June 4 – Integrity Triumphs over Personal Loss

“Now among them from the sons of Judah were Daniel, Hananiah, Mishael and Azariah. Then the commander of the officials assigned new names to them; and to Daniel he assigned the name Belteshazzar, to Hananiah Shadrach, to Mishael Meshach, and to Azariah Abed–nego.”

Daniel 1:6–7


You can’t always prevent personal loss, but you can respond to it in ways that glorify God.

It was a quiet January morning in the San Fernando Valley of Southern California until suddenly and without warning the earth shook with such a violent force that many department stores, apartment houses, homes, and freeway overpasses crumbled under the strain. Within minutes the 1994 Northridge earthquake left scars upon lives and land that in some cases may never heal. Such catastrophic events remind us of just how difficult dealing with personal loss can be.

Daniel, Hananiah, Mishael, and Azariah understood personal loss. Perhaps in our day only those who have suffered as prisoners of war or as refugees from war’s ravages can fully appreciate the deep sense of loss those men must have felt after being cut off from family, friends, and homeland.

Their loss included even their own names. When taken captive, each of them had a Hebrew name that reflected his godly upbringing. But in an apparent effort to remove that influence and to exalt the pagan deities of Bel (or Baal) and Aku, Nebuchadnezzar’s commander changed their names from Daniel (which means “God is judge”) to Belteshazzar (“Bel provides” or “Bel’s prince”), from Hananiah (“the Lord is gracious”) to Shadrach (“under the command ofAku”), from Mishael (“Who is what the Lord is?”) to Meshach (“Who is what Aku is?”), and from Azariah (“the Lord is my helper”) to Abed–nego (“the servant of Nebo [the son of Baal]”).

Daniel and his friends couldn’t prevent their losses, but they could trust God and refuse to let those losses lead to despair or compromise. That’s an example you can follow when you face loss.


Suggestions for Prayer: Ask the Lord for the wisdom to see your losses through His loving eyes, and for the grace to respond appropriately. ✧ Pray for those whom you know who have suffered loss recently.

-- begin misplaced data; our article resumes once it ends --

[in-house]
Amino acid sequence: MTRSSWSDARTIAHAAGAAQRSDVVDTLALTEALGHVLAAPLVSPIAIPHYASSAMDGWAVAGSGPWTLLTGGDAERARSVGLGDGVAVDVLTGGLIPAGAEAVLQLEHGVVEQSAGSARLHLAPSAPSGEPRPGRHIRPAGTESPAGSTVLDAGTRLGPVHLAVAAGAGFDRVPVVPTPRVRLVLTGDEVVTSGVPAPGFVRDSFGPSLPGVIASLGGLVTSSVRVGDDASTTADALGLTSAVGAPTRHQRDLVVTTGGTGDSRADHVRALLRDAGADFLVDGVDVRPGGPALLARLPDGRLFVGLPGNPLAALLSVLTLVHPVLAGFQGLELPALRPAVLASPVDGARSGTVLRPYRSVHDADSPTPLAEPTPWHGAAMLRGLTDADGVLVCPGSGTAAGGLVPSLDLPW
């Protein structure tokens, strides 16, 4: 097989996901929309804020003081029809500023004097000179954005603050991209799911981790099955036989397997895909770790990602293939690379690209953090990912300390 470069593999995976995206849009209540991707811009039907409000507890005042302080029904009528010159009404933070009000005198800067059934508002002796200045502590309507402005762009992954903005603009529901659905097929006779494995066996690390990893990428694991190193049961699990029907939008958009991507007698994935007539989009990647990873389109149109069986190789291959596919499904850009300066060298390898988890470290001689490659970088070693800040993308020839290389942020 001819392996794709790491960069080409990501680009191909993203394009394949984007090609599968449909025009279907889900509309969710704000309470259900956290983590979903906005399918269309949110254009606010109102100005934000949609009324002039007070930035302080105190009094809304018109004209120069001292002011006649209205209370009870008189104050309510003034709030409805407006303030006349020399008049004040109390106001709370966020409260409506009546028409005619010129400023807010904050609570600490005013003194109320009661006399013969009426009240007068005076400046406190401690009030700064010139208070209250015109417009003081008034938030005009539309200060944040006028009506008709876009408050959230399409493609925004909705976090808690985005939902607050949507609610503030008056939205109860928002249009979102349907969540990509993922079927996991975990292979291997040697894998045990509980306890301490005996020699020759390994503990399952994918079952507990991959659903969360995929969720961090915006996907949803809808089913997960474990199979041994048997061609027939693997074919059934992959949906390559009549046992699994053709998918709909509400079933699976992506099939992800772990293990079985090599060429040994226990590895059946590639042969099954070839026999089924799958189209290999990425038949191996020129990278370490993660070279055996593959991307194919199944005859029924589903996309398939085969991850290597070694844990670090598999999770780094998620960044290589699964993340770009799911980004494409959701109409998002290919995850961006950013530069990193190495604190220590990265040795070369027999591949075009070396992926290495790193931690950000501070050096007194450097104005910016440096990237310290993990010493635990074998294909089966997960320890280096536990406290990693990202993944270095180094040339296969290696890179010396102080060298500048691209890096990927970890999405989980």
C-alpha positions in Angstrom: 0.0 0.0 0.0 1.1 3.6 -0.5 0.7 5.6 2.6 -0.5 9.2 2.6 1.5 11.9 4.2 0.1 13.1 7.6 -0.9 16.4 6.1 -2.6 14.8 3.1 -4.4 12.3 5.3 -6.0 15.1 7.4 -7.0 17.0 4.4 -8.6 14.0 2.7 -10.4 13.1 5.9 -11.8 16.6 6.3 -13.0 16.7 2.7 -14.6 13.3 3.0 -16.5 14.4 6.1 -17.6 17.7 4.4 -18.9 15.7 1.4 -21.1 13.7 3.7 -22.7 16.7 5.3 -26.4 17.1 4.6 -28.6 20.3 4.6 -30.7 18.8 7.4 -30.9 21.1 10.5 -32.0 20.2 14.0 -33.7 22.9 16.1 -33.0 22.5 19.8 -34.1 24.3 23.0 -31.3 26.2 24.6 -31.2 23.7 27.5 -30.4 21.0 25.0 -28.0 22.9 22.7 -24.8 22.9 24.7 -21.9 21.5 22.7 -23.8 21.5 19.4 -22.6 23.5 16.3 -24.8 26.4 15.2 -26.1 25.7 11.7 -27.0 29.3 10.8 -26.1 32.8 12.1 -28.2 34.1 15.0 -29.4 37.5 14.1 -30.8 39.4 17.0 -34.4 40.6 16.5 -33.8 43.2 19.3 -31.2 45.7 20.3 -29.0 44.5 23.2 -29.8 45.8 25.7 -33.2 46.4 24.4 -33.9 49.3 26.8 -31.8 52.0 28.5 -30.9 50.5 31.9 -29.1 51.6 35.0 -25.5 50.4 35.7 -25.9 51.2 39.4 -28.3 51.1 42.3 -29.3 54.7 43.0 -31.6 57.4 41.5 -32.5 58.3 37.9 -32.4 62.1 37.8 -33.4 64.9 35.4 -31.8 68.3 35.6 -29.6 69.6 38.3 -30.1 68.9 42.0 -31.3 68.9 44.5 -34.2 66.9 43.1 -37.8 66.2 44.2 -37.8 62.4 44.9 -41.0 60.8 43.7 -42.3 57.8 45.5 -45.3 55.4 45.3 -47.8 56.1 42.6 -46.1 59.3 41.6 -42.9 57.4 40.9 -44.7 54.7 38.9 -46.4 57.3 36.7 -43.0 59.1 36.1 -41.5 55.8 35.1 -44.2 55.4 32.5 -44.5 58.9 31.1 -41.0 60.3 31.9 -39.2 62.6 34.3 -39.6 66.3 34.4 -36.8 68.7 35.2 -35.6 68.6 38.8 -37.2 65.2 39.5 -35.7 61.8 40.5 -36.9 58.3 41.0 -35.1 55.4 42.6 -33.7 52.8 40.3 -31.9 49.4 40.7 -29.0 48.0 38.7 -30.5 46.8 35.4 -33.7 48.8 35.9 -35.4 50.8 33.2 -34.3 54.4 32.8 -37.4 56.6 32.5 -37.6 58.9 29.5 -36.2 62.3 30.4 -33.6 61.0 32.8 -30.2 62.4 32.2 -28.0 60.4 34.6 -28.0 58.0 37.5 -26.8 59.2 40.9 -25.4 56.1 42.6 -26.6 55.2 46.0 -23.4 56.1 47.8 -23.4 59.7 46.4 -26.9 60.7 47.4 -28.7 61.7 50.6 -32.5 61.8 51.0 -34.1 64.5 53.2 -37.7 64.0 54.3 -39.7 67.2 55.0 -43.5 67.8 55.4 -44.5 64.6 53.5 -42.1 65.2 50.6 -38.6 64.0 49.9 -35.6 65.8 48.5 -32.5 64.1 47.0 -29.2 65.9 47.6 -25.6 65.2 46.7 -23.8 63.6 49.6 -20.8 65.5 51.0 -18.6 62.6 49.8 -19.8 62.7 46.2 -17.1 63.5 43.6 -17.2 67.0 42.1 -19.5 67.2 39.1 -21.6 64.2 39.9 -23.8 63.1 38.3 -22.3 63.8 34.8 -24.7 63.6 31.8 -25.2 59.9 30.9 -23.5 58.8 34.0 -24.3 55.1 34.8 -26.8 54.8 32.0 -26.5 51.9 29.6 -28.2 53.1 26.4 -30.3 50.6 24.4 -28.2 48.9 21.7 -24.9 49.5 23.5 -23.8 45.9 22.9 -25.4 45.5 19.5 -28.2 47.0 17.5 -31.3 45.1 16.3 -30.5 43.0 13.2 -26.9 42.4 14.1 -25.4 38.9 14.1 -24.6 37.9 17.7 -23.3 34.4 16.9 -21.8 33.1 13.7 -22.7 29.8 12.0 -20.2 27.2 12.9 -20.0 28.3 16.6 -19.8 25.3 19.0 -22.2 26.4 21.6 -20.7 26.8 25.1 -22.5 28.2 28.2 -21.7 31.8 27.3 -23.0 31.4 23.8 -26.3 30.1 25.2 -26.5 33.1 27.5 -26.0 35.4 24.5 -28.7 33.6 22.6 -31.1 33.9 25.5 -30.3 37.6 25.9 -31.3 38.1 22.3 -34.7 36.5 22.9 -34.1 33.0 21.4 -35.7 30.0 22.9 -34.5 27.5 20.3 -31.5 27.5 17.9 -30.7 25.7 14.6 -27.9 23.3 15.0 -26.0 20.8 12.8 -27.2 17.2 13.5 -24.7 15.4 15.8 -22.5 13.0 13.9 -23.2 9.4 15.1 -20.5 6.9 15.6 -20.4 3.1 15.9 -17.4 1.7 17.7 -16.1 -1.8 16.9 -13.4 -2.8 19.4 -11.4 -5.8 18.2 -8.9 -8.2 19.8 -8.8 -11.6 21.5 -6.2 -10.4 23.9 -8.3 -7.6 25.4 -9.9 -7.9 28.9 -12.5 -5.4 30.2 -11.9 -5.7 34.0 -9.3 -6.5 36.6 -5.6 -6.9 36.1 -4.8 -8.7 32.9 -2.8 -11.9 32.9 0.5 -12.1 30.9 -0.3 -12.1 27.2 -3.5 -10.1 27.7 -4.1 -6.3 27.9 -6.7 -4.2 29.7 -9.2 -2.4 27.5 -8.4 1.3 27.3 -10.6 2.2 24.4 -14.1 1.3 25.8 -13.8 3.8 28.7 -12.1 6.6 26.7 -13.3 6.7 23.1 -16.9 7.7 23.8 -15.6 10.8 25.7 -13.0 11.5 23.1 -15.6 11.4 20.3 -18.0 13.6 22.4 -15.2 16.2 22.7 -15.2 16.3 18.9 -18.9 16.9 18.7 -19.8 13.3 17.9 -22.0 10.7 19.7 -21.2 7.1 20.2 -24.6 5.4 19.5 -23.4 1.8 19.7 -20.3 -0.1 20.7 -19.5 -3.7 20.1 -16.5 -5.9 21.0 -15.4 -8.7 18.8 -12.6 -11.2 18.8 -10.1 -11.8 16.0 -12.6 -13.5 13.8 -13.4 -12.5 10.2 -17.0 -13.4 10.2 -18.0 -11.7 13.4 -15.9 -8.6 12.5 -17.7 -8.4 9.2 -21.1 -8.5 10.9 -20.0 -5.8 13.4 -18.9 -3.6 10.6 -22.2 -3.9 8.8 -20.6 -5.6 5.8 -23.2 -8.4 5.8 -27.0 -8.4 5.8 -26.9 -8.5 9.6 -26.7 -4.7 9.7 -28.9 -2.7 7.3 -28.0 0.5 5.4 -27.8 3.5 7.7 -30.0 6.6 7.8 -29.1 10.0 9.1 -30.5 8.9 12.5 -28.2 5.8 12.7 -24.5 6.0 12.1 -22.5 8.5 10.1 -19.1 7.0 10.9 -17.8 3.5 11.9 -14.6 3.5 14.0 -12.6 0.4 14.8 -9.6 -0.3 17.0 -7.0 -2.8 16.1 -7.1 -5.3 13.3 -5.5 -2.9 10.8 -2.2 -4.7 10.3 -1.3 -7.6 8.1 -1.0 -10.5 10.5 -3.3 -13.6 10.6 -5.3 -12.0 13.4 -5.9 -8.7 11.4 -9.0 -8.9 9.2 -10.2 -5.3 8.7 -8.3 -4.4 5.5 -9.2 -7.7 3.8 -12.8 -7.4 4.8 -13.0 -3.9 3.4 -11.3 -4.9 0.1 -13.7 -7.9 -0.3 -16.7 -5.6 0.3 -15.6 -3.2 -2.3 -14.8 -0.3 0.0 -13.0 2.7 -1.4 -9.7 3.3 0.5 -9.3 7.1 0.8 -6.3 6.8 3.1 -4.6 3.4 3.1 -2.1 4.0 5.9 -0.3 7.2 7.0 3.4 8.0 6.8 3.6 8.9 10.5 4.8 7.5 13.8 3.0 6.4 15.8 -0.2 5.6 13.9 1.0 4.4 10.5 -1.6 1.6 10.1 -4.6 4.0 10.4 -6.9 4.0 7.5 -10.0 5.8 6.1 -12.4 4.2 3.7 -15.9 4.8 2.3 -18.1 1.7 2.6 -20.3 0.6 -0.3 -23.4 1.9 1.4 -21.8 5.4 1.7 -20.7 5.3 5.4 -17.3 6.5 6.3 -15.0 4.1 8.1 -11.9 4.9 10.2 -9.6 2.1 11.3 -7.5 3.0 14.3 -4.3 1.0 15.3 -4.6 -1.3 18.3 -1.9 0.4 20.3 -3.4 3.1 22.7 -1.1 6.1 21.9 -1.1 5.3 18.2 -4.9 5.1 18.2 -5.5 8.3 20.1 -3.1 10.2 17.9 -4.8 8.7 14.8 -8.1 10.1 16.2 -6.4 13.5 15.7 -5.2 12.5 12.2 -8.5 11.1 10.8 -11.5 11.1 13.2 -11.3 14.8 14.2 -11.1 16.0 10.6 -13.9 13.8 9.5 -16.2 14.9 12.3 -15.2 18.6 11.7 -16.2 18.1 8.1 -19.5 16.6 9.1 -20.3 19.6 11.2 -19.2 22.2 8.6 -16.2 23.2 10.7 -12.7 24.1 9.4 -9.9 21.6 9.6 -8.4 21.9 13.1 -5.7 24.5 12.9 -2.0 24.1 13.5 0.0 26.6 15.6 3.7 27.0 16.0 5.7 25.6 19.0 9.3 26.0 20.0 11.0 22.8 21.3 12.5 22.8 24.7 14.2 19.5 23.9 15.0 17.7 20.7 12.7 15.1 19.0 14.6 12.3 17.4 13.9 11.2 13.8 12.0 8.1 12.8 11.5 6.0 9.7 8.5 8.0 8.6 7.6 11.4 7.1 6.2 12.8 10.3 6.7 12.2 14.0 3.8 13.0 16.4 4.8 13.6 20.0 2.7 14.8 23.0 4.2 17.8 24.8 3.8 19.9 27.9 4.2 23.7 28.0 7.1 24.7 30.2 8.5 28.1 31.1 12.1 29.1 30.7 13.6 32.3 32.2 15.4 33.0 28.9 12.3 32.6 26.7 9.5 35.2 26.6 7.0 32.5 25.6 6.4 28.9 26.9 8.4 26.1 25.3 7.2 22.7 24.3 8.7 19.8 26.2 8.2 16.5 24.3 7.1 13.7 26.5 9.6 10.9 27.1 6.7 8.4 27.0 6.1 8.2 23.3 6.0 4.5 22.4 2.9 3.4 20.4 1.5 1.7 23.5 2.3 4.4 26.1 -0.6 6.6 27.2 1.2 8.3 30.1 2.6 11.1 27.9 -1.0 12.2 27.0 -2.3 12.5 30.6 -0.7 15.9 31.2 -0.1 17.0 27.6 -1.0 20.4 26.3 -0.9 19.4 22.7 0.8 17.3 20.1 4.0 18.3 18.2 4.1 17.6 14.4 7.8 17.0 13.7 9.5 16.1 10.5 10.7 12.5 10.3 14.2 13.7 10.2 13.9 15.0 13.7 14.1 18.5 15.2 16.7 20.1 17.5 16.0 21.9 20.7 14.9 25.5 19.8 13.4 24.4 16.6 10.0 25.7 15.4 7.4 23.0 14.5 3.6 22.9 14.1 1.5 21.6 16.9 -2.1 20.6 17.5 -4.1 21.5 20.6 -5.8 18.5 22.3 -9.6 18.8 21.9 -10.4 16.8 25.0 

For Further Study: Read Job 1:13–22. How did Job respond to his losses? ✧ What can you learn from his example?[1]

1:5–7 Nebuchadnezzar sought to assimilate the exiles into Babylonian culture by obliterating their religious and cultural identity and creating dependence upon the royal court. For this reason, the exiles were given names linked with Babylonian deities in place of Israelite names linked with their God. Daniel (“God is my Judge”), Hananiah (“Yahweh is gracious”), Mishael (“Who is what God is?”), and Azariah (“Yahweh is a helper”) became names that invoked the help of the Babylonian gods Marduk, Bel, and Nebo: Belteshazzar (“O Lady [wife of the god Bel], protect the king!”), Shadrach (“I am very fearful [of God]” or “command of Aku [the moon god]”), Meshach (“I am of little account” or “Who is like Aku?”), and Abednego (“servant of the shining one [Nebo]”). They were schooled in the language and mythological literature of the Babylonians, and their food was assigned from the king’s table, reminding them constantly of the source of their daily bread.[2]

1:6 Daniel Means “God is my judge.”

 Daniel (prophet)

Little is known of Daniel outside of the biblical book bearing his name. At some point in Nebuchadnezzar’s conquest of Palestine, Daniel was taken captive to Babylon and served in the king’s court. He is renowned for his wisdom and ability to interpret dreams and omens. Portrayed as the quintessential Jewish sage, he serves as a model of covenant fidelity and righteousness (see Dan 2:14 and note).

Hananiah, Mishael and Azariah These Hebrew names identify the three young men with the God of Israel: Hananiah (“Yahweh has acted graciously”); Mishael (may mean “Who is what God is”); and Azariah (“Yahweh has helped”). The changing of their names in v. 7 places them firmly in the Babylonian courts.

the Judeans The royal tribe (see Gen 49:9 and note; Rev 5:5 and note).

When Jacob blesses his sons in Gen 49, he tells Judah that the scepter and ruler’s staff shall not depart from him, which developed the belief that the Messiah would be a Judahite. During the period of Israel’s monarchy, this concept was applied to the kings. As Israel’s kings failed to realize the ideal rulership desired by God, exile ensued and the messianic interpretation resurfaced. It became prominent during the Second Temple period.

1:7 gave them names A common custom in this time period was that a king would rename foreigners who were brought to the king’s court as captives. For Daniel and Azariah, the Hebrew references to God in their names (-el for God or -iah for Yahweh) are replaced with references to Babylonian deities like Nabu or Marduk (also called Bel). Their new names symbolized serving Babylon.